Approval, I have first-hand experience. If somebody was so dumb as
to disclose to the FCC that a hacker could make the equipment unsuitable
for its intended use, the FCC would not allow the equipment to be used.
No certification would be forthcoming. On the other hand, if part
of the "turning-on" process was to load some bits from a bucket, this
disclosure must be part of the approval process. The FCC just might
require that the bits be checked for integrity, perhaps a checksum
or CRC.

Also, you can't adjust a milliwatt transmitter to produce a megawatt,
no matter how hard you try. The power output is allowed to be reduced
by software below the authorized maximum for that class of service.
You'd do much better at getting more power out by designing a custom
antenna coupling circuit so that the fixed output voltage could be fed
to a lower output impedance. Then you'd eventually run into fold-back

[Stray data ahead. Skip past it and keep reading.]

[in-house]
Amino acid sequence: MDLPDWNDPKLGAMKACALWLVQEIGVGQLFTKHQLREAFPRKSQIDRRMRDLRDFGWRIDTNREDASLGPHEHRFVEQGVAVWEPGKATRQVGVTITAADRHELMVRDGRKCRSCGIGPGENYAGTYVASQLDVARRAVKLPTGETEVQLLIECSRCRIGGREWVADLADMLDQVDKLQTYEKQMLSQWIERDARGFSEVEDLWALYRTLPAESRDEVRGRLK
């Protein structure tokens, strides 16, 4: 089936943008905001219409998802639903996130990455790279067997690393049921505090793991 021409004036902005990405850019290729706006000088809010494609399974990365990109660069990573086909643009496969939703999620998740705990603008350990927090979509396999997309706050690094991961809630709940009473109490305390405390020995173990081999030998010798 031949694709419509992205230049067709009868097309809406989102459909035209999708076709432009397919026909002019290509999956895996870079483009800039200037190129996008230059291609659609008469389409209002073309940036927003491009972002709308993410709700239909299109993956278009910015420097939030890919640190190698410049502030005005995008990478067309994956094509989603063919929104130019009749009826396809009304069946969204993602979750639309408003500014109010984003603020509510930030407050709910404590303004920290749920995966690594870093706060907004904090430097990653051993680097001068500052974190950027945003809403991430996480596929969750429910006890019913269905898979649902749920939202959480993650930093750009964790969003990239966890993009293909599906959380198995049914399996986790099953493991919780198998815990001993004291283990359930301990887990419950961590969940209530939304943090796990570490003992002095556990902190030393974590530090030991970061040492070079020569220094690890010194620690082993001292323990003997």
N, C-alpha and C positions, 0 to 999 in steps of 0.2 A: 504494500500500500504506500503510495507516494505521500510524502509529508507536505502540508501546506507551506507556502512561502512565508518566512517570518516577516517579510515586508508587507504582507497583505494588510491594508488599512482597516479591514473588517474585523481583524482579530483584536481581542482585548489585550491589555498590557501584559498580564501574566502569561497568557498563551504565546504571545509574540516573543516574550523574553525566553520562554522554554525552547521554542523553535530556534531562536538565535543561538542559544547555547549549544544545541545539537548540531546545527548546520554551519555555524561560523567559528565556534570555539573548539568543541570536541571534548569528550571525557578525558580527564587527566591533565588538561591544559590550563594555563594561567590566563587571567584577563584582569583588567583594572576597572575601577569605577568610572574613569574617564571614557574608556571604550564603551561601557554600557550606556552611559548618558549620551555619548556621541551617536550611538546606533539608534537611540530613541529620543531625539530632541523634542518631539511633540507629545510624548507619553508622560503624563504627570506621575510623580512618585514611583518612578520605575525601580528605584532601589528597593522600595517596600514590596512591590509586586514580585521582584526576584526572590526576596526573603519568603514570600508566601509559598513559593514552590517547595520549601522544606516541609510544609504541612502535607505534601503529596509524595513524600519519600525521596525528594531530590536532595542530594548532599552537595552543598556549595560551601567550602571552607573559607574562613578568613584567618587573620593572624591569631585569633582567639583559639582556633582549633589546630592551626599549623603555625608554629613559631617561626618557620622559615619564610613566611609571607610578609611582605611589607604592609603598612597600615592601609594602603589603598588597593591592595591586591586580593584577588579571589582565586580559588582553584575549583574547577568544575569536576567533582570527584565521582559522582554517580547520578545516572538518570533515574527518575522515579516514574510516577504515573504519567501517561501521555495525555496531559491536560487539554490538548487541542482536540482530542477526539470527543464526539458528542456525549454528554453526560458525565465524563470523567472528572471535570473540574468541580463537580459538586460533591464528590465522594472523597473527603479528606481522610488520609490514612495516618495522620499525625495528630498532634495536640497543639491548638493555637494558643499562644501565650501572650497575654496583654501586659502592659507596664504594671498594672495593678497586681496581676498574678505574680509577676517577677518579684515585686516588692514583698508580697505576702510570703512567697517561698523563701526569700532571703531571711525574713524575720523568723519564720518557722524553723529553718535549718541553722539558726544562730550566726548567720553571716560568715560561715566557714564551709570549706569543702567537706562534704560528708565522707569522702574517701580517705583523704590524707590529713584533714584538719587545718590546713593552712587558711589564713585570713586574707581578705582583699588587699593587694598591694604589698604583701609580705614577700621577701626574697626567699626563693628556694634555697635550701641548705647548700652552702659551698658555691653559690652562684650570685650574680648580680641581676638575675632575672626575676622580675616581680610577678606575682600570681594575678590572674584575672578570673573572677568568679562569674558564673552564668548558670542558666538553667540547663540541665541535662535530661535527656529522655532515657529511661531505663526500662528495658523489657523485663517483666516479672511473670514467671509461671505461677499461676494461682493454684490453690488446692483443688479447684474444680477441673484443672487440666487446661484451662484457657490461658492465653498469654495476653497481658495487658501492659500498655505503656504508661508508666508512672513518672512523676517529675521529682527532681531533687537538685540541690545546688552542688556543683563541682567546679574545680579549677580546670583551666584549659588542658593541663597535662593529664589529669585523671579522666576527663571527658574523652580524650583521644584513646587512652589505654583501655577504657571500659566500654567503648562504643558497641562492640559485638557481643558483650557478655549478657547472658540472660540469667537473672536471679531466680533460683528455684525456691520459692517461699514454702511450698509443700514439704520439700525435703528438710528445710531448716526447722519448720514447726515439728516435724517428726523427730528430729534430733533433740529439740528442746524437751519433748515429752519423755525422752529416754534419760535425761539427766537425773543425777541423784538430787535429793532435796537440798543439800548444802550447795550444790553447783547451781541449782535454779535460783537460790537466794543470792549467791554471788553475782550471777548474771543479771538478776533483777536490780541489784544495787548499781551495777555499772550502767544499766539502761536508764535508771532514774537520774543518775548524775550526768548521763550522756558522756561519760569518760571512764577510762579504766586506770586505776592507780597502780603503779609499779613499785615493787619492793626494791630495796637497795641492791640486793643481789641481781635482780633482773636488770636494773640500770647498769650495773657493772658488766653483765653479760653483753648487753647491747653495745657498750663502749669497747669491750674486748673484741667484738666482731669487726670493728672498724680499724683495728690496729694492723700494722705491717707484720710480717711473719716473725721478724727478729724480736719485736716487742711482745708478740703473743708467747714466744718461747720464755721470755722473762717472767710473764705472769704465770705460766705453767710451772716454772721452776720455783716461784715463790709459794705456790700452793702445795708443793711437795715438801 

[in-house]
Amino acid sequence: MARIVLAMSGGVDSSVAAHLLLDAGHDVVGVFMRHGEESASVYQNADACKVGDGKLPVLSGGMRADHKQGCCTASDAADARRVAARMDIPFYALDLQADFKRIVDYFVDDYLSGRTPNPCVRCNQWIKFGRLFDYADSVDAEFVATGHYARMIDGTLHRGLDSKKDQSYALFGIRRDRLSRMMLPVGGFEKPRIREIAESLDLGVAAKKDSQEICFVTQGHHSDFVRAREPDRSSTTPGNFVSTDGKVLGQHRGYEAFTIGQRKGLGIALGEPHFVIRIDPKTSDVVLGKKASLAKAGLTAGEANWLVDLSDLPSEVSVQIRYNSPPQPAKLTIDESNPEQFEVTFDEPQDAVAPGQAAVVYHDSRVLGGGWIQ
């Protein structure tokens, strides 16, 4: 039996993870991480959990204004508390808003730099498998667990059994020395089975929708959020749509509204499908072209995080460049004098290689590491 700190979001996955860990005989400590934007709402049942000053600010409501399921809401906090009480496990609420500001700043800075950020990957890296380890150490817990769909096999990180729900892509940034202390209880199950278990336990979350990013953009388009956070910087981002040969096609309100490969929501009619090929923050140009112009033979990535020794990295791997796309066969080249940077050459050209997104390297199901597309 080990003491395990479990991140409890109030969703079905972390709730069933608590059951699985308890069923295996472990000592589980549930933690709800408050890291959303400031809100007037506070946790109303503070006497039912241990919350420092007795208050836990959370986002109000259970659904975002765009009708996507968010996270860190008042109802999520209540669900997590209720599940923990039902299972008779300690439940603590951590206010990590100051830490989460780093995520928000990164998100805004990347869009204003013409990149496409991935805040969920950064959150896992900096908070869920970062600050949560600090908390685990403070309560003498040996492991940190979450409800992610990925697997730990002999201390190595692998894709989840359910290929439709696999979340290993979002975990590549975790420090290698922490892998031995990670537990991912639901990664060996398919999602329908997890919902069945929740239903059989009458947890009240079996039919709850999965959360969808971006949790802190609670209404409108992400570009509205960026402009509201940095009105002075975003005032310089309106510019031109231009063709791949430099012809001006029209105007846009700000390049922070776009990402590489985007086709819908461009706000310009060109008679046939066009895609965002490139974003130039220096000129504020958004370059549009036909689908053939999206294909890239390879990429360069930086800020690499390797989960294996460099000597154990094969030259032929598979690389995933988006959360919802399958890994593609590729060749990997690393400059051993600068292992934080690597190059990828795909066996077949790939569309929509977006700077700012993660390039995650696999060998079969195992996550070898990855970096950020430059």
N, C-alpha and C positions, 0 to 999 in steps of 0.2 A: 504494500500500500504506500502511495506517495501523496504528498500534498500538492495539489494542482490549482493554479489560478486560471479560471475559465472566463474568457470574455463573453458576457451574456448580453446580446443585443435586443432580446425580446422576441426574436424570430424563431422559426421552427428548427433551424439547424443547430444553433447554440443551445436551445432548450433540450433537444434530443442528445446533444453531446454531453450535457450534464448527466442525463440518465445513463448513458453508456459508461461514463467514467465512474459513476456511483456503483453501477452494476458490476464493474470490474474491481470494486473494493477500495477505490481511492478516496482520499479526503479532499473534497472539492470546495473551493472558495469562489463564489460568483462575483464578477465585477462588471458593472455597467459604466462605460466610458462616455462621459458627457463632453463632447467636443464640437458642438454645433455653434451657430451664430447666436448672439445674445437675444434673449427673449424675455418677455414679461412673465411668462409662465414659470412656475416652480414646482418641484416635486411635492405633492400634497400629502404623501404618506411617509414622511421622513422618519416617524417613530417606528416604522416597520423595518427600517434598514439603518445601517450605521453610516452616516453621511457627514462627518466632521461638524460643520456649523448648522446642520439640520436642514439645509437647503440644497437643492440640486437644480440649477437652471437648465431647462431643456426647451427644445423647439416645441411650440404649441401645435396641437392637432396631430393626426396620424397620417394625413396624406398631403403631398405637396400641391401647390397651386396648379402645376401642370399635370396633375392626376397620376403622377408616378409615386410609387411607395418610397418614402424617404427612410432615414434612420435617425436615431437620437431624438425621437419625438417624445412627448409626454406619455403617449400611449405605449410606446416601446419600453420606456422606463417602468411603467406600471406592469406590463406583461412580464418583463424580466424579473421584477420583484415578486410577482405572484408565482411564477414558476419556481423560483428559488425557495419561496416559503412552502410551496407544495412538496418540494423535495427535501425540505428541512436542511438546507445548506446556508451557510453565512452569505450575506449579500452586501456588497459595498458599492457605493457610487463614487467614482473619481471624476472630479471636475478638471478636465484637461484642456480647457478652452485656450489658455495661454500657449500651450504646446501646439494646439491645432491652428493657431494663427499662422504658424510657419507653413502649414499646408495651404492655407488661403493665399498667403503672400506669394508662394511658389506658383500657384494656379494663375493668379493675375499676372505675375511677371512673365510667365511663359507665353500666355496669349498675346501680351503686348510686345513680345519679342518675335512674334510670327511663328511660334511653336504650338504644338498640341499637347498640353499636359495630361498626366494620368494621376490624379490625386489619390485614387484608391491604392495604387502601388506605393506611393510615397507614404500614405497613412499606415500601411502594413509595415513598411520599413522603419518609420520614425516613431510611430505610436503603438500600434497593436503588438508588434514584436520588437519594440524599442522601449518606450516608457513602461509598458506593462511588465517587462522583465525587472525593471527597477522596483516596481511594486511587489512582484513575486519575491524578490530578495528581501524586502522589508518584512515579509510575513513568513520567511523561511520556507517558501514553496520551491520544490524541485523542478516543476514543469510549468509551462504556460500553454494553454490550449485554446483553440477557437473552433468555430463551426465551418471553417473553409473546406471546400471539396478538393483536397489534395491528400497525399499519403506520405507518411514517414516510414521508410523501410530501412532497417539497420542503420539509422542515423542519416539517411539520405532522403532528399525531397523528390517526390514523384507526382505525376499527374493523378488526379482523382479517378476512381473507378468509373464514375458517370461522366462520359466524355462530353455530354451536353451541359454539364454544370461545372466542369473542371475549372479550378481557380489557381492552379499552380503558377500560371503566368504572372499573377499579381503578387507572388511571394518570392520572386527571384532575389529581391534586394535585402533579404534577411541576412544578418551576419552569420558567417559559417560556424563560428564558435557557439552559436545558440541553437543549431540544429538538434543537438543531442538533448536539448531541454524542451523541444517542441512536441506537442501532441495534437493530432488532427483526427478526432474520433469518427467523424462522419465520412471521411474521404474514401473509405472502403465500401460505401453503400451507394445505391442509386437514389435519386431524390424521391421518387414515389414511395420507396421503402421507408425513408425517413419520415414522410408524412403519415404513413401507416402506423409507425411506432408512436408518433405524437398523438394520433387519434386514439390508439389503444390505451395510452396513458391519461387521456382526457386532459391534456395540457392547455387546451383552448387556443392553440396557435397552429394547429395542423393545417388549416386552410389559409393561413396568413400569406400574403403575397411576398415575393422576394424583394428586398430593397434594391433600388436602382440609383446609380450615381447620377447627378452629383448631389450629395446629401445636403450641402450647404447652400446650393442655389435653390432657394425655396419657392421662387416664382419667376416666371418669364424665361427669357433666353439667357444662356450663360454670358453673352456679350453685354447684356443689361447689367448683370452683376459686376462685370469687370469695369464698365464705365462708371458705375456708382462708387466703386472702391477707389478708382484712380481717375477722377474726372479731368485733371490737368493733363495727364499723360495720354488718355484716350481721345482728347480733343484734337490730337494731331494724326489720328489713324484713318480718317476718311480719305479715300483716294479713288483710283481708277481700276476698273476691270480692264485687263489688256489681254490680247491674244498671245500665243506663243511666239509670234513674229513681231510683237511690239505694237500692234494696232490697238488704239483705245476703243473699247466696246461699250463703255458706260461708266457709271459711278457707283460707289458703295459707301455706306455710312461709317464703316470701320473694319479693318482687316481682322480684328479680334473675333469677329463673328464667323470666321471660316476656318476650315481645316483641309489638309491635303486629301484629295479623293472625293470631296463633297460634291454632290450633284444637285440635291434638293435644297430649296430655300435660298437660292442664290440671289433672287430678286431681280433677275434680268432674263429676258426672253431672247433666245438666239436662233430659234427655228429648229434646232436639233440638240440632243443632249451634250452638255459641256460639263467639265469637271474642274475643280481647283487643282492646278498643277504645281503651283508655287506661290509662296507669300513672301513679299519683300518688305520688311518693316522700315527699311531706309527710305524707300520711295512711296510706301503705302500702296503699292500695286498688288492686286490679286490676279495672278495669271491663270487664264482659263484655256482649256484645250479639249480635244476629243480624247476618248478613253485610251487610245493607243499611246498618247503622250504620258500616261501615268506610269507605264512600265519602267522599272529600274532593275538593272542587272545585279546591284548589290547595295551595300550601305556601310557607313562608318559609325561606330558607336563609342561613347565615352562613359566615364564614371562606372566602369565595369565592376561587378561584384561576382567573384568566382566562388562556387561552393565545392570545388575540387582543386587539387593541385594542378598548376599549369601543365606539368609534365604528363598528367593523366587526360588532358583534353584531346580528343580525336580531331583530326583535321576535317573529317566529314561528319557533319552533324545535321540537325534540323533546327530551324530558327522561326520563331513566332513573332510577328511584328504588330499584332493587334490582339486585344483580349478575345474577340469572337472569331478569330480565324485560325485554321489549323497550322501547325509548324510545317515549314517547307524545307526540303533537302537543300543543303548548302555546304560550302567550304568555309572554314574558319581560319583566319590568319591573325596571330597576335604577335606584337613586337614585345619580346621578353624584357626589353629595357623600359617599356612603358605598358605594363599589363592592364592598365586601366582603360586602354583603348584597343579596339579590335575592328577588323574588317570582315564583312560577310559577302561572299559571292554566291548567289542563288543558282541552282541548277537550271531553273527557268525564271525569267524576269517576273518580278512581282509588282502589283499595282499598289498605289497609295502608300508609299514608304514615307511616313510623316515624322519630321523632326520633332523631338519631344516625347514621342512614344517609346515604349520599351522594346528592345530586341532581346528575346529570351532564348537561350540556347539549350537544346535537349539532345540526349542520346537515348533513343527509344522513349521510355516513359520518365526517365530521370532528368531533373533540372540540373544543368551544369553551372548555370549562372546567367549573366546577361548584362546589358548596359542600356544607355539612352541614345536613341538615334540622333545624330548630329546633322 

and overheating of those tiny RF transistors.

It's most likely, however, that a complete disclosure of the device
to be operated has not been made at all! Disclosing that a complete
disclosure has not been made, when in fact it's required, could
result in not only the loss of approval, but in fines as well.

Further, you can look at the disclaimer (the FCC Label) on any item
that had to be approved. It states quite clearly that modifications
render the device unapproved.

As for frequencies, the pseudo-random frequency-hop needs a center-
frequency that's pretty much set in stone (actually a quartz one).